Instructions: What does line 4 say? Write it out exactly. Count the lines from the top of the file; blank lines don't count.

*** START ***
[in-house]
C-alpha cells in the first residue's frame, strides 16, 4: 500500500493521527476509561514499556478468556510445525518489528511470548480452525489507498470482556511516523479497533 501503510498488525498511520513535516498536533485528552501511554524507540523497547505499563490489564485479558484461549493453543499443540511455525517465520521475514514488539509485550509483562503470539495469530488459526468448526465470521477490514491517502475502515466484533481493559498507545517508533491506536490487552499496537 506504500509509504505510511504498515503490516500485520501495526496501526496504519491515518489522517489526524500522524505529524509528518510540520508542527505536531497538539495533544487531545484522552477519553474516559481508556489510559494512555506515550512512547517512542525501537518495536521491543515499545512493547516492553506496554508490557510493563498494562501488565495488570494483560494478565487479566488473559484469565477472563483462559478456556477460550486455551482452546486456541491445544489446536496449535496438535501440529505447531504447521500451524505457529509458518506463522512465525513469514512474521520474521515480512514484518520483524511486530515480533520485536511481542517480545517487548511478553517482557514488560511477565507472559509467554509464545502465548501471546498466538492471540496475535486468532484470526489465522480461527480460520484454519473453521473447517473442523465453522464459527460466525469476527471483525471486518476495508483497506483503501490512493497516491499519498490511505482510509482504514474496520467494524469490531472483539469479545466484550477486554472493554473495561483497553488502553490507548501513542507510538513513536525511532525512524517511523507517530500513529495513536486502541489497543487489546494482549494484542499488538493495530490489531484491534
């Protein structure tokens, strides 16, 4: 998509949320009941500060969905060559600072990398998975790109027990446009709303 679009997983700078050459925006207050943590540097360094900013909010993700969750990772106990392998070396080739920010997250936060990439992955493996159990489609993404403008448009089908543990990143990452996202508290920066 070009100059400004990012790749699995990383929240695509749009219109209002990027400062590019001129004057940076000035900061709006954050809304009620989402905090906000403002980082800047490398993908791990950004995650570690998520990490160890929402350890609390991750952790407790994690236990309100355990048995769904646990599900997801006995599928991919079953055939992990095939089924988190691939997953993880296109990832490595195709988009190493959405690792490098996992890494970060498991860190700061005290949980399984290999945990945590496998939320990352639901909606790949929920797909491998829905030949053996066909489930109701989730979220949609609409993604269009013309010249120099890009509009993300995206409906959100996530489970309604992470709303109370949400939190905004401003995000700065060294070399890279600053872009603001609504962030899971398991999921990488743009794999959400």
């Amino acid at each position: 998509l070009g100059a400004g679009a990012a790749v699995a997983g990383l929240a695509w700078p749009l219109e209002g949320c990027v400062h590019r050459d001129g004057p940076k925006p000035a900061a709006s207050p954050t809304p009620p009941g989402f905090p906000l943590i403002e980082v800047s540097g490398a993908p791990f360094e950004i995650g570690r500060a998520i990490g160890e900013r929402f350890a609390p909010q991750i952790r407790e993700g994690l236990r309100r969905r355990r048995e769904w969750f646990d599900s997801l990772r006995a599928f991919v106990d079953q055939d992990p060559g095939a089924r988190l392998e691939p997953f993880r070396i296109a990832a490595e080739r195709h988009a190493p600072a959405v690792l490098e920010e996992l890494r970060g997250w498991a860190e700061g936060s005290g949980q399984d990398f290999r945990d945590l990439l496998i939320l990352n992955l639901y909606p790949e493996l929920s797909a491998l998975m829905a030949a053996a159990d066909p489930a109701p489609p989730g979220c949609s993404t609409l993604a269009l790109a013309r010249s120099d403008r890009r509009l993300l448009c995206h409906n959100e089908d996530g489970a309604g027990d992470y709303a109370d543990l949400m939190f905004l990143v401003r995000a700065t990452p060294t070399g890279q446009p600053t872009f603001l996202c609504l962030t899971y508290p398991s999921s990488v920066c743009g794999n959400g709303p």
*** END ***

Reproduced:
């Amino acid at each position: 998509l070009g100059a400004g679009a990012a790749v699995a997983g990383l929240a695509w700078p749009l219109e209002g949320c990027v400062h590019r050459d001129g004057p940076k925006p000035a900061a709006s207050p954050t809304p009620p009941g989402f905090p906000l943590i403002e980082v800047s540097g490398a993908p791990f360094e950004i995650g570690r500060a998520i990490g160890e900013r929402f350890a609390p909010q991750i952790r407790e993700g994690l236990r309100r969905r355990r048995e769904w969750f646990d599900s997801l990772r006995a599928f991919v106990d079953q055939d992990p060559g095939a089924r988190l392998e691939p997953f993880r070396i296109a990832a490595e080739r195709h988009a190493p600072a959405v690792l490098e920010e996992l890494r970060g997250w498991a860190e700061g936060s005290g949980q399984d990398f290999r945990d945590l990439l496998i939320l990352n992955l639901y909606p790949e493996l929920s797909a491998l998975m829905a030949a053996a159990d066909p489930a109701p489609p989730g979220c949609s993404t609409l993604a269009l790109a013309r010249s120099d403008r890009r509009l993300l448009c995206h409906n959100e089908d996530g489970a309604g027990d992470y709303a109370d543990l949400m939190f905004l990143v401003r995000a700065t990452p060294t070399g890279q446009p600053t872009f603001l996202c609504l962030t899971y508290p398991s999921s990488v920066c743009g794999n959400g709303p």